Abraham Lincoln was elected president, but his victory did not secure the immediate enactment of the Republican platform. Only after the Southern states seceded was there a majority in both houses favorable to the program. Greeley, observing an attitude of watchful waiting, refused to allow the issues to rest. Early in 1862, he reminded Congress that the Chicago platform of 1860 was still up-to-date and that it was not an old-fashioned document.116 And still he advised the redundant thousands in the eastern cities: "Young men! Poor men! Widows! resolve to have a home of your own! If you are able to buy and pay for one in the East, very well; if not, make one in the broad and fertile West!"117 Go West, young man, go forth into the country!
When the Homestead Bill finally passed the Senate on May 6, 1862, Greeley, knowing that its progress henceforth would not be impeded, burst forth in the columns of his Tribune with unbounded praise: "We may congratulate the country on the consummation of one of the most beneficent and vital reforms ever attempted in any age or clime -- a reform calculated to diminish sensibly the number of paupers and idlers and increase the proportion of working, independent, self-subsisting farmers in the land evermore. Its blessings will be felt more and more . . . widely for the next twenty years. . . . The clouds that have darkened our National prospects are breaking away, and the sunshine of Peace, Prosperity and Progress, will ere long irradiate the land. Let us rejoice in and gather strength from the prospect."118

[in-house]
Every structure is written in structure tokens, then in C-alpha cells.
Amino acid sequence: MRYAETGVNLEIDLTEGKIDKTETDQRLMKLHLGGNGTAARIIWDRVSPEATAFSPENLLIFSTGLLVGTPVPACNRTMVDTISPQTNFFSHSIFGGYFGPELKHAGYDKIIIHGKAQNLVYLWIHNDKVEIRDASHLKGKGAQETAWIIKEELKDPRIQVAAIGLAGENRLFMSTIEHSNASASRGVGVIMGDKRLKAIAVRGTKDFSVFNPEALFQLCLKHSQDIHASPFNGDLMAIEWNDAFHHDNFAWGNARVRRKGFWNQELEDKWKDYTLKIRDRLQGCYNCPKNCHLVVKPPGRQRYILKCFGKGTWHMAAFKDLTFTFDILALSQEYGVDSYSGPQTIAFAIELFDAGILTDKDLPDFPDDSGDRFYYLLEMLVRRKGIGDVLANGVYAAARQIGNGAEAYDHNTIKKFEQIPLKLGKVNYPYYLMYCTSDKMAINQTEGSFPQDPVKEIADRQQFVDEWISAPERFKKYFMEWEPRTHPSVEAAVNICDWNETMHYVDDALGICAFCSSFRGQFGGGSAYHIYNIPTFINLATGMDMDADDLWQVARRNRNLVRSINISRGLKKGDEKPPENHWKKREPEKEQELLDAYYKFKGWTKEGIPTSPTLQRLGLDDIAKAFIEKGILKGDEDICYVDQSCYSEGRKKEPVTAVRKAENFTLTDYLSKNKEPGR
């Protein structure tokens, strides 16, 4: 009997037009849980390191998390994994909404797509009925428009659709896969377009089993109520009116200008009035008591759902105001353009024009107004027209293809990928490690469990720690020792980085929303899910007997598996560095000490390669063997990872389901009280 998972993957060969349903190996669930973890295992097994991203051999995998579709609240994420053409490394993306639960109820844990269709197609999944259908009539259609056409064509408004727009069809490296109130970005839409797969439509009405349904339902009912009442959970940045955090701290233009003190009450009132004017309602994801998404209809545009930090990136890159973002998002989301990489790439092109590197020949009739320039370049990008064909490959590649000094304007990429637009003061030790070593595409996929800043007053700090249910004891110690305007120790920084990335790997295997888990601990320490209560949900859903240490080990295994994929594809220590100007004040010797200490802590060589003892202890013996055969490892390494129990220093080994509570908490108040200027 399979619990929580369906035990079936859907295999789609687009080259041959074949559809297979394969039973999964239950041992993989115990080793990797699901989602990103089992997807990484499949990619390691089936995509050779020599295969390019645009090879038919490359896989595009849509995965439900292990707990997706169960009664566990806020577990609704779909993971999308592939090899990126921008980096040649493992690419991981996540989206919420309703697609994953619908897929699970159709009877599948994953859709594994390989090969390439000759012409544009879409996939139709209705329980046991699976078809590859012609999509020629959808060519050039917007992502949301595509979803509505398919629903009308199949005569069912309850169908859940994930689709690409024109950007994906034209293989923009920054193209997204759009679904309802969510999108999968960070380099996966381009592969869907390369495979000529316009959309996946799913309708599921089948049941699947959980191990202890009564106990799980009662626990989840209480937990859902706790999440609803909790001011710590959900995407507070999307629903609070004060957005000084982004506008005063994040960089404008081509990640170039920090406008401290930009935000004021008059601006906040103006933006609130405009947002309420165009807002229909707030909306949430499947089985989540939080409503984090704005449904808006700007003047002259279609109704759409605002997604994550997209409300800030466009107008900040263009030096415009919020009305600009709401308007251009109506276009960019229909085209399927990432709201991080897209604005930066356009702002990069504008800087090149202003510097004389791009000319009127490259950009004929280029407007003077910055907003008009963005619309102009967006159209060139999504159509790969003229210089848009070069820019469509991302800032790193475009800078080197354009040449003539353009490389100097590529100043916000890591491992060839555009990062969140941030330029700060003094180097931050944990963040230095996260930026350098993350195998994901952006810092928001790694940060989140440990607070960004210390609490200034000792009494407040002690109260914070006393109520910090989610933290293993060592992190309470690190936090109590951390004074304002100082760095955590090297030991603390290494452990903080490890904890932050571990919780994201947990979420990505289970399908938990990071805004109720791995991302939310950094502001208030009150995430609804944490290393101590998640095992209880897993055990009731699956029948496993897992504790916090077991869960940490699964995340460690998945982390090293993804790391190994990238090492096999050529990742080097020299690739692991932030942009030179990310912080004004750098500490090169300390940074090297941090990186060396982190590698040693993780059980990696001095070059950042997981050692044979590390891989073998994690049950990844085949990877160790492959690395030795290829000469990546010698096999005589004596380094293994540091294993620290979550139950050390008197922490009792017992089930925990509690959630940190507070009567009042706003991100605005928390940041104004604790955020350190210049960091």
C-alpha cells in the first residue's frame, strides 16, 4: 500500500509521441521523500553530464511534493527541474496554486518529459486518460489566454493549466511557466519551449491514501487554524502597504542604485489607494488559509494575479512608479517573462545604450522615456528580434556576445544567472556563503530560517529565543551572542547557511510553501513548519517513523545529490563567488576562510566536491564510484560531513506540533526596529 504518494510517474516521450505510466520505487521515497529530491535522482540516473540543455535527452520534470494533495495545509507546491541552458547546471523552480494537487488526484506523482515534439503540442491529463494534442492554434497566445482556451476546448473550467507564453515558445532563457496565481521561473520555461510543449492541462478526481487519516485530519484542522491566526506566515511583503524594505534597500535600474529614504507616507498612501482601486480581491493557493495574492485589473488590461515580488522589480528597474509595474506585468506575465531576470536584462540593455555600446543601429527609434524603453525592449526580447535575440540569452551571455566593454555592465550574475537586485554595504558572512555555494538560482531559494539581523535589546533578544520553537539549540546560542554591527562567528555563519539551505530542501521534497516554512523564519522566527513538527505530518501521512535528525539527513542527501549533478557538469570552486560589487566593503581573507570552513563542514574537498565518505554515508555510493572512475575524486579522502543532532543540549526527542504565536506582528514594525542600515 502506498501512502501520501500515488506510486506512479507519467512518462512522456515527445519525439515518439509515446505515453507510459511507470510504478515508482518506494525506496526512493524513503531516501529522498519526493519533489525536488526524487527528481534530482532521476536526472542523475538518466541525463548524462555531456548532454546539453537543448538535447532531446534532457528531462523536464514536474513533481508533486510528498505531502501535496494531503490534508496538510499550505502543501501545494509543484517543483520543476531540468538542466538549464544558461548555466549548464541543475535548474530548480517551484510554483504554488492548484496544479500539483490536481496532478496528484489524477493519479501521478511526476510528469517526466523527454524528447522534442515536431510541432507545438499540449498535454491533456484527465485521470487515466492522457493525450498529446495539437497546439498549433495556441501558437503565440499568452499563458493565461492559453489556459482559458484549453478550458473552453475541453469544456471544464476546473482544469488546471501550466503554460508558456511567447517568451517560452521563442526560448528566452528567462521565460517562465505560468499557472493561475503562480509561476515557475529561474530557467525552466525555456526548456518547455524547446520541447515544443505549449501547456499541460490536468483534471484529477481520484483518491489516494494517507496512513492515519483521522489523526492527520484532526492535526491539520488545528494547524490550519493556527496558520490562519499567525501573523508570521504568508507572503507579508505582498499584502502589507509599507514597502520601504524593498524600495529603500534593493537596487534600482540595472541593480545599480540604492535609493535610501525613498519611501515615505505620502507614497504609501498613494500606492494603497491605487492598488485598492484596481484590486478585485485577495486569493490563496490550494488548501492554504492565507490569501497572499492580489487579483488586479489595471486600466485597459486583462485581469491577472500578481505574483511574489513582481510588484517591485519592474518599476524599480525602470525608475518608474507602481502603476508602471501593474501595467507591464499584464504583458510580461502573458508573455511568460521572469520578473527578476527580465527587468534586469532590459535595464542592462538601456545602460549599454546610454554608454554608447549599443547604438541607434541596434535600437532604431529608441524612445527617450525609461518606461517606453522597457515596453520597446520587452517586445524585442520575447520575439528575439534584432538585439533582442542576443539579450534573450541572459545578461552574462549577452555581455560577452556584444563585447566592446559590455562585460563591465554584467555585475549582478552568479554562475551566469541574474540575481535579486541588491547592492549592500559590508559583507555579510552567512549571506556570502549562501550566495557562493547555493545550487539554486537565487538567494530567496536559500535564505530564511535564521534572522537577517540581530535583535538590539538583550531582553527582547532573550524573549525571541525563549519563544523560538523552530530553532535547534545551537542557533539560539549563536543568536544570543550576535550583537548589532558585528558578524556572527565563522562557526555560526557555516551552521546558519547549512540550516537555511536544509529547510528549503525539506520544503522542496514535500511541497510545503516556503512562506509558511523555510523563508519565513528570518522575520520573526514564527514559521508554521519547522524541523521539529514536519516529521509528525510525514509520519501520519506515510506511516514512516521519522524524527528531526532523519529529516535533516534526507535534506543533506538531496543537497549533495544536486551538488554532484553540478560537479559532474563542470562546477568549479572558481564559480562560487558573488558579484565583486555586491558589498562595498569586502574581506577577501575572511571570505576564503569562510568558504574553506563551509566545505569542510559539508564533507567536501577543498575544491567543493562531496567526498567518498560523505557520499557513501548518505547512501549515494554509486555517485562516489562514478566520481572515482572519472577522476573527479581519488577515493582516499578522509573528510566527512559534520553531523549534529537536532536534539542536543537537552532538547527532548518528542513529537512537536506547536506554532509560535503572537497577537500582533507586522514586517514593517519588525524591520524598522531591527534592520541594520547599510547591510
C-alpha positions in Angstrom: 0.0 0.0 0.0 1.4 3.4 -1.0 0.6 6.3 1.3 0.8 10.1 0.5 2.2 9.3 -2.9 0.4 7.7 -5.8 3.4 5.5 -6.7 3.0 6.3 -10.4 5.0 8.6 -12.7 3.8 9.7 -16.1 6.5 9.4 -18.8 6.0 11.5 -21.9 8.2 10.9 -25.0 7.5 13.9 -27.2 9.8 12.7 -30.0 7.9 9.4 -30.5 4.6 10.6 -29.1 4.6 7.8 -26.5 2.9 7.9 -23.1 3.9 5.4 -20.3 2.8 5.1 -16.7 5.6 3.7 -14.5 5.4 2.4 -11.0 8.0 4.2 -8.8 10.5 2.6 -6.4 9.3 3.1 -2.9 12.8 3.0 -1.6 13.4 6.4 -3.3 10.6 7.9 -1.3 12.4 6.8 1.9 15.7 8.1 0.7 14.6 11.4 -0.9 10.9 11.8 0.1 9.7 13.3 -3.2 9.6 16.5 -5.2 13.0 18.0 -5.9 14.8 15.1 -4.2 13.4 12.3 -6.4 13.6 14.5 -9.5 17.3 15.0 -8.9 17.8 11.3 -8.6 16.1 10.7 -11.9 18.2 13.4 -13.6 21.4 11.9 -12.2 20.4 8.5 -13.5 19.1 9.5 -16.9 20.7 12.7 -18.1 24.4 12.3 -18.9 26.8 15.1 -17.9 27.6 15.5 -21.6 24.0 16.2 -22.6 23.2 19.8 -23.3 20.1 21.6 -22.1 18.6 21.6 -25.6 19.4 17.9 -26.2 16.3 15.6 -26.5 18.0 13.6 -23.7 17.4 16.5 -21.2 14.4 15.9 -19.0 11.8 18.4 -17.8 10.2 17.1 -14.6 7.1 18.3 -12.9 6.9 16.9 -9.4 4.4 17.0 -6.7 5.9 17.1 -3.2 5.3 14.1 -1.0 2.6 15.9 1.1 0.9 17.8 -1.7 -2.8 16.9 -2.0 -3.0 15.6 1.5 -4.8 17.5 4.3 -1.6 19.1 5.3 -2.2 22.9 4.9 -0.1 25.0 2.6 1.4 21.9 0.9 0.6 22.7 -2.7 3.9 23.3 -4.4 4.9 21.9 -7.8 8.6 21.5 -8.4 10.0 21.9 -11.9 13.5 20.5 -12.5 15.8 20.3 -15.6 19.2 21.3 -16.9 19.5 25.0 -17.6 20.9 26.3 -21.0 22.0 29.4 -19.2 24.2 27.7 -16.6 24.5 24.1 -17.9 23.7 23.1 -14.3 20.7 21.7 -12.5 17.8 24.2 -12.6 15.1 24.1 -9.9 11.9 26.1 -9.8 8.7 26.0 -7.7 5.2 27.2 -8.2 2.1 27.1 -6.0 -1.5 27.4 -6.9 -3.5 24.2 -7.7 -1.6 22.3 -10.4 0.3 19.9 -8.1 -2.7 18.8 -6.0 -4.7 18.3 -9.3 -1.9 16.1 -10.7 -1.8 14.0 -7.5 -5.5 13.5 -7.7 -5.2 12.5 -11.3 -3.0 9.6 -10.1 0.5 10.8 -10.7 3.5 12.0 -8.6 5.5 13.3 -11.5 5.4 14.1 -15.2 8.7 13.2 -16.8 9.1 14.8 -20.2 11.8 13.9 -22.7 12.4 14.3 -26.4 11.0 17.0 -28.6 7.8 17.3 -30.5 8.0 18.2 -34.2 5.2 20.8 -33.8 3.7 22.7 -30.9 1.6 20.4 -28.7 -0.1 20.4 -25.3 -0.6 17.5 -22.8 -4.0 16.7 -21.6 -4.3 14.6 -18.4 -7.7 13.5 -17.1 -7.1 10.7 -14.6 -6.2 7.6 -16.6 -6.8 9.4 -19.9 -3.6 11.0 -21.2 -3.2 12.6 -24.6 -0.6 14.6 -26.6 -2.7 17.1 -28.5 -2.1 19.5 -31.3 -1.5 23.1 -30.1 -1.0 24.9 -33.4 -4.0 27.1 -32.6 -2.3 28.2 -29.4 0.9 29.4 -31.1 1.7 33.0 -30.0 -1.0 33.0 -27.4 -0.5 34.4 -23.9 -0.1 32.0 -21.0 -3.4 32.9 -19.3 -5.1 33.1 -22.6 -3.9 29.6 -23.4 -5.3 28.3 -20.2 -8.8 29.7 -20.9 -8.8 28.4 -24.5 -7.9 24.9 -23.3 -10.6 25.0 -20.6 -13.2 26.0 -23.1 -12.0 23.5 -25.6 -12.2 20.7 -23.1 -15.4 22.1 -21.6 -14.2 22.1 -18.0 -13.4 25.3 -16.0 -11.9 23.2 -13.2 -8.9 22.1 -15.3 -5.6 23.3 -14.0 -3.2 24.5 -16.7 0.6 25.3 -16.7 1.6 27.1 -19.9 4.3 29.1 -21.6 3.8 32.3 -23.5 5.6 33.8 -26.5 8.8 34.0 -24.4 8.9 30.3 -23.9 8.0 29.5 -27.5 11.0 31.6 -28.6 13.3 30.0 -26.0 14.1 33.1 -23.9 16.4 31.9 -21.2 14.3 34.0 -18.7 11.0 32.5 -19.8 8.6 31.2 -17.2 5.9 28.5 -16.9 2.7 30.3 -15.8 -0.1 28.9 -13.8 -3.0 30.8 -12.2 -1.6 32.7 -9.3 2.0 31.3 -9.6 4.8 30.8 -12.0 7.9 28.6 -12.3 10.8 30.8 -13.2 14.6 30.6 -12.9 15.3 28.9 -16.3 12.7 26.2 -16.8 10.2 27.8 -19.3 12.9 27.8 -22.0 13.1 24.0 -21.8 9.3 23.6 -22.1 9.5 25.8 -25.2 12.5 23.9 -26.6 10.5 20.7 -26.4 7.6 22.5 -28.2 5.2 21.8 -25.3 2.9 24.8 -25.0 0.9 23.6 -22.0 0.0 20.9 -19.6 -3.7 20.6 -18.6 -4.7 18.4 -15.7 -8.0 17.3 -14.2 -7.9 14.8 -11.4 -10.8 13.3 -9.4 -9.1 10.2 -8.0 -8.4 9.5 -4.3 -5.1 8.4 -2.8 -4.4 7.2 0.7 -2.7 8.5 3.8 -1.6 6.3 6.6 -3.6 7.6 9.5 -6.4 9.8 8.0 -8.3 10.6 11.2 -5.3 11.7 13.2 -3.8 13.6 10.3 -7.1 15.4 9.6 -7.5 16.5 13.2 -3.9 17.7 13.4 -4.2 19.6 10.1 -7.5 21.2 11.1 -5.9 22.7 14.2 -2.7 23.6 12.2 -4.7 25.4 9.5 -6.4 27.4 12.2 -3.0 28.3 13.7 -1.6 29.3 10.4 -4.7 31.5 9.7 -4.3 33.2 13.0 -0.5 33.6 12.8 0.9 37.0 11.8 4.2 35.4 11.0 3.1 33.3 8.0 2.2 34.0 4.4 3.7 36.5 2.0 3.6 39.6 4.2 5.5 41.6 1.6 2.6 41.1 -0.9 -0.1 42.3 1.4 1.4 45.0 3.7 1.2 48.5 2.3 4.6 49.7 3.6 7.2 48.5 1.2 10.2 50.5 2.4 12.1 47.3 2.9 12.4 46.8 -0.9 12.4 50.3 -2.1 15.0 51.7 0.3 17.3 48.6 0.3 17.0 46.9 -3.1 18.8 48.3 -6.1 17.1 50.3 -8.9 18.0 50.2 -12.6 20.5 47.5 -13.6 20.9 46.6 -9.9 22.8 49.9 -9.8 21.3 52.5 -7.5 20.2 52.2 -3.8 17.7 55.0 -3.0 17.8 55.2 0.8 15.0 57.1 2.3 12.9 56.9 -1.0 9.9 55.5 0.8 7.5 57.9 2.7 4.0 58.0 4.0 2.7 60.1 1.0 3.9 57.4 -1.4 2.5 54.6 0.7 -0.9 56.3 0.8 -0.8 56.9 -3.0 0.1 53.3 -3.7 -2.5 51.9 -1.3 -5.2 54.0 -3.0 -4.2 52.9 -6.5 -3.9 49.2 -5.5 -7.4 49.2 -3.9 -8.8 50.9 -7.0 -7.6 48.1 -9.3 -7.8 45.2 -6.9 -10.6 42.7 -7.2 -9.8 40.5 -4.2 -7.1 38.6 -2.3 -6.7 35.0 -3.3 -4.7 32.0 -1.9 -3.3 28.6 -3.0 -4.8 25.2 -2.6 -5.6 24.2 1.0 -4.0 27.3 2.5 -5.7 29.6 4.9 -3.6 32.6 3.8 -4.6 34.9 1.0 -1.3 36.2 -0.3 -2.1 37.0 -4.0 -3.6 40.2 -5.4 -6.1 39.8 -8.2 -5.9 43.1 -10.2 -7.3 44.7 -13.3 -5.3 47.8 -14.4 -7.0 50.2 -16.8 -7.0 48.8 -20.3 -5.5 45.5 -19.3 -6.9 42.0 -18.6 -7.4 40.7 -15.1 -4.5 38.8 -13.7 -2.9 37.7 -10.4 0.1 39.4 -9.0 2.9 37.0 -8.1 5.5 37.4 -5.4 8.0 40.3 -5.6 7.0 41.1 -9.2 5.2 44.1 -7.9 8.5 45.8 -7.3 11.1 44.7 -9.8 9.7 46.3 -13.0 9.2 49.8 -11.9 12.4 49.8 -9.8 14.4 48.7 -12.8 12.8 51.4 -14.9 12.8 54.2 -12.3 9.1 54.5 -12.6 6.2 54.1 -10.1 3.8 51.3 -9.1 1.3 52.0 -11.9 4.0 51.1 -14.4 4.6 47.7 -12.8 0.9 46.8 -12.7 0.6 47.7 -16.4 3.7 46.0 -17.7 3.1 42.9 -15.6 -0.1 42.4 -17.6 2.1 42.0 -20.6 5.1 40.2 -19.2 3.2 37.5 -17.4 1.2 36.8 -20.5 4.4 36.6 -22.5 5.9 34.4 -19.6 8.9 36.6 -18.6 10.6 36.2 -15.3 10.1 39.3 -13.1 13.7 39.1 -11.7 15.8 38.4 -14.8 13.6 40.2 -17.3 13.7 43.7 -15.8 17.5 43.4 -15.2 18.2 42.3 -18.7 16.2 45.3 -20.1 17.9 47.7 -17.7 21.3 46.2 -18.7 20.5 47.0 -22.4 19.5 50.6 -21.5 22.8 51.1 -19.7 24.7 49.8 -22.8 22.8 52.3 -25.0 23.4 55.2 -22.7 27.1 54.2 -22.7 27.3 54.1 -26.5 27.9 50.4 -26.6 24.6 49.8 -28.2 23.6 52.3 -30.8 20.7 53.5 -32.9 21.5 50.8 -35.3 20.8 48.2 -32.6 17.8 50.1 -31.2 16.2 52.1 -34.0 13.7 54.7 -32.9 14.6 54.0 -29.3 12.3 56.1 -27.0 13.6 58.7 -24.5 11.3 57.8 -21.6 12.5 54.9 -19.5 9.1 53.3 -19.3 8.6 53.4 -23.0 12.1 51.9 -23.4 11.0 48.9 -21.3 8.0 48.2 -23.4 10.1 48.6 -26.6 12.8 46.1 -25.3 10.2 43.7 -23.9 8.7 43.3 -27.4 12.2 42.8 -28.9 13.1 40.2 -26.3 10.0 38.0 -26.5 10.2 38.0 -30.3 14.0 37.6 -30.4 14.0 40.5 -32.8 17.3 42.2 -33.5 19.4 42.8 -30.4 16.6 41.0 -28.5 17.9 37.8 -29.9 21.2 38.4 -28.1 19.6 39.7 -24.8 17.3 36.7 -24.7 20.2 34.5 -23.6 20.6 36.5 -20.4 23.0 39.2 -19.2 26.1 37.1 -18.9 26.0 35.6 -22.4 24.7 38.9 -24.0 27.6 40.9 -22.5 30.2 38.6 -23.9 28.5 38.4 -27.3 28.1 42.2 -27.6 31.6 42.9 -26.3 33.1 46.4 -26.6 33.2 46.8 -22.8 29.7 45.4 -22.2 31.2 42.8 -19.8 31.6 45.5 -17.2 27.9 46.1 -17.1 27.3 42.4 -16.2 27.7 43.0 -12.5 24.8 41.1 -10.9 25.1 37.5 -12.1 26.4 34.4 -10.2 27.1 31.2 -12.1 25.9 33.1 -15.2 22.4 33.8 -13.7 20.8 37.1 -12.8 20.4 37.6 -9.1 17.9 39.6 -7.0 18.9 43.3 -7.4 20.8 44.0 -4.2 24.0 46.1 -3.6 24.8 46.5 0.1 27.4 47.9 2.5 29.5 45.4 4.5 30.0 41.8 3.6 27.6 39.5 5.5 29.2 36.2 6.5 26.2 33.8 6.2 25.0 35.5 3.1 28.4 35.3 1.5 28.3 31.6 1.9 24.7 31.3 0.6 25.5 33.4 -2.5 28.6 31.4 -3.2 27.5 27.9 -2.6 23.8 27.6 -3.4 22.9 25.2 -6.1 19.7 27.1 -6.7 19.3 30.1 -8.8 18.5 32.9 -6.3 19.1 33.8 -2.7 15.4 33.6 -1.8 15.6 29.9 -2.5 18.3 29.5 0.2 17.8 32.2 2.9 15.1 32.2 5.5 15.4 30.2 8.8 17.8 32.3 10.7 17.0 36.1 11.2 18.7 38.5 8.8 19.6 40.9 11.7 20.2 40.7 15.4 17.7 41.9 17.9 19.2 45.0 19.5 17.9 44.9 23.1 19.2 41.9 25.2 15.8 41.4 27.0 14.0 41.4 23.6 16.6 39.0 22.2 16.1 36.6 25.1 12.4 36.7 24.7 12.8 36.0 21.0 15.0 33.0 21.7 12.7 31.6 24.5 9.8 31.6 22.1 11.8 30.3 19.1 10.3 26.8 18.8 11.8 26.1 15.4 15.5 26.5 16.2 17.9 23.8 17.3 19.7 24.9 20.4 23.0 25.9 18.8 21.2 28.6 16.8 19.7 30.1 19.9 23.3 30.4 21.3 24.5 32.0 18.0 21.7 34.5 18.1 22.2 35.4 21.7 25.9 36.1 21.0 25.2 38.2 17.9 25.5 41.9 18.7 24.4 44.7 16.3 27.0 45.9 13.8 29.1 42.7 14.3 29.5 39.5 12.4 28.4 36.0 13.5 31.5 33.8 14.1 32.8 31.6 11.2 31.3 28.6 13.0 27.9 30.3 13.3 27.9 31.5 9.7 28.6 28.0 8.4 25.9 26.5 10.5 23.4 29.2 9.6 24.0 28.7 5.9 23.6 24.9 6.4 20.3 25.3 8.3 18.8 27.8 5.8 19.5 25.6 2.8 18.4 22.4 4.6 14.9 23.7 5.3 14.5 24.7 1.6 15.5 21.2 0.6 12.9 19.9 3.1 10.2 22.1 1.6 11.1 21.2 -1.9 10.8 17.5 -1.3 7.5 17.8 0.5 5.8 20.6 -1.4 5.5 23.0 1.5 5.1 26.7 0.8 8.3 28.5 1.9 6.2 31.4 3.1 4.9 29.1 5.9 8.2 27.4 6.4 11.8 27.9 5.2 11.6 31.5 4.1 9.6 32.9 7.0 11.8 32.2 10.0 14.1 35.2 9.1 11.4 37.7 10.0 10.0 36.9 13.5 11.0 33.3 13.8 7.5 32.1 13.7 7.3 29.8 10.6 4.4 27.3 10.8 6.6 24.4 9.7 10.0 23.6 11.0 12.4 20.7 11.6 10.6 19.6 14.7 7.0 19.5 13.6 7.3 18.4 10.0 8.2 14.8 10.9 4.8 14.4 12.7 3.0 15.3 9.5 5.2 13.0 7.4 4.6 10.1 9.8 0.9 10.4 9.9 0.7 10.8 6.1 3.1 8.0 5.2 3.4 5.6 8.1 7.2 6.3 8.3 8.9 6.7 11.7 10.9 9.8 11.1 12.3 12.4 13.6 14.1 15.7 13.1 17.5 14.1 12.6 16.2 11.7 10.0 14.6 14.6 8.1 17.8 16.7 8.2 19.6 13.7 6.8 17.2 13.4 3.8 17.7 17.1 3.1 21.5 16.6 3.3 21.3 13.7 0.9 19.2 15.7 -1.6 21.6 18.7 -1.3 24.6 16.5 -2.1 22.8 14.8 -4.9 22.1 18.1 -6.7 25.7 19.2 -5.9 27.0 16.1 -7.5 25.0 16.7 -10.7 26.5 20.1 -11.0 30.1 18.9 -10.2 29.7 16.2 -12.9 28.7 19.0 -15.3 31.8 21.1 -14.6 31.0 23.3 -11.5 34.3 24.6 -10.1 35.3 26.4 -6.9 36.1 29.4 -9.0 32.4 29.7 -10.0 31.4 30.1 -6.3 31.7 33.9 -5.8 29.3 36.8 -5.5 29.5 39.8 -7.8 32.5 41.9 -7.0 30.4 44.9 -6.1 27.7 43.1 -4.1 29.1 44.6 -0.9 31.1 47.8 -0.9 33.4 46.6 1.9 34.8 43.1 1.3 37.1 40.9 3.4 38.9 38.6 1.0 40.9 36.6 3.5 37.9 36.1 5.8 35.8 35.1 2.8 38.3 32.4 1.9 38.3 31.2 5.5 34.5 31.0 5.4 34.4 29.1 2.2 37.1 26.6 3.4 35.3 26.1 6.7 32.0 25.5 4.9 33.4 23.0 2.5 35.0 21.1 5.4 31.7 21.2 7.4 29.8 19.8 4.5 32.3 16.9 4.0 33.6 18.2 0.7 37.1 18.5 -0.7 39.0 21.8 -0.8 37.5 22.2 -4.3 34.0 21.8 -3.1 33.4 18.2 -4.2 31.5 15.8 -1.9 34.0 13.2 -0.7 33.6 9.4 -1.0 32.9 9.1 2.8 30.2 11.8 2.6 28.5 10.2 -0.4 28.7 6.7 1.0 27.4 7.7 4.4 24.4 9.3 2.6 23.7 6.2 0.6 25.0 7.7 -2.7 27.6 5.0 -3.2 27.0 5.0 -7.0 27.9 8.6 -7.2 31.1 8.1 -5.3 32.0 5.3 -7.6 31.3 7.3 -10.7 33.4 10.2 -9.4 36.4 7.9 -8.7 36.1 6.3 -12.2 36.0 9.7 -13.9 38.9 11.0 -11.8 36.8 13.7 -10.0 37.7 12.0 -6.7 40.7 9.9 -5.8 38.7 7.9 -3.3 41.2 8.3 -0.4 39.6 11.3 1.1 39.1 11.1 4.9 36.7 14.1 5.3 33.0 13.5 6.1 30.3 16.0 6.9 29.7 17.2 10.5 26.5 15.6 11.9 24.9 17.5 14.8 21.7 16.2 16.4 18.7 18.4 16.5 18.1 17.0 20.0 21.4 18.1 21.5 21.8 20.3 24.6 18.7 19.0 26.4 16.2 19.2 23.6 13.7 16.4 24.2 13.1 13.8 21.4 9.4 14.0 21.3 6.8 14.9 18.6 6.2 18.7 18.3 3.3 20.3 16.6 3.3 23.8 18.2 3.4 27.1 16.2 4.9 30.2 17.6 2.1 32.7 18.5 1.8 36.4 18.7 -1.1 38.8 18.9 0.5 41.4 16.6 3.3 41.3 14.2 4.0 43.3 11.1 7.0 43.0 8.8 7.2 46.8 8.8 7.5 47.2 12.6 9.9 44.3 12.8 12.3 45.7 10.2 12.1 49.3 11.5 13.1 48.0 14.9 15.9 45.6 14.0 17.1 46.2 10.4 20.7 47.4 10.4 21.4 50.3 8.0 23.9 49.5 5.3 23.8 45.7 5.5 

- New Yorker, Oct. 15, 1836.
- Ibid., Feb. 18, 1837.
- Ibid., April 22, 1837.
- Ibid., June 3, 1837.
- James Parton, The Life of Horace Greeley, 165-166 (Boston, 1889).
- Horace Greeley, Recollections of a Busy Life, 145 (New York, 1869).
- New Yorker, June 17, 1837.
- Ibid., Sept. 23, Oct. 7, 1837.
- Jeffersonian, June 16, 23, 1838.
- Log Cabin, May 9 to July 18, 1840.
- Ibid., July 18, 1840.
- Both Webster and Harrison appealed to the laboring classes. See Ibid., Sept. 5, Oct. 3, 1840.
- Ibid., Sept. 26, 1840.
- New York Weekly Tribune, Jan. 1, 5, Nov. 12, 1842.
- Ibid., July 23, 1842; April 6, 1843.
- Ibid., July 20, 1843.
- Association Discussed; or, The Socialism of the Tribune Examined (New York, 547). These debates are printed in Charles Sotheran, Horace Greeley and Other Pioneers of American Socialism, 192-219 (New York, 1915).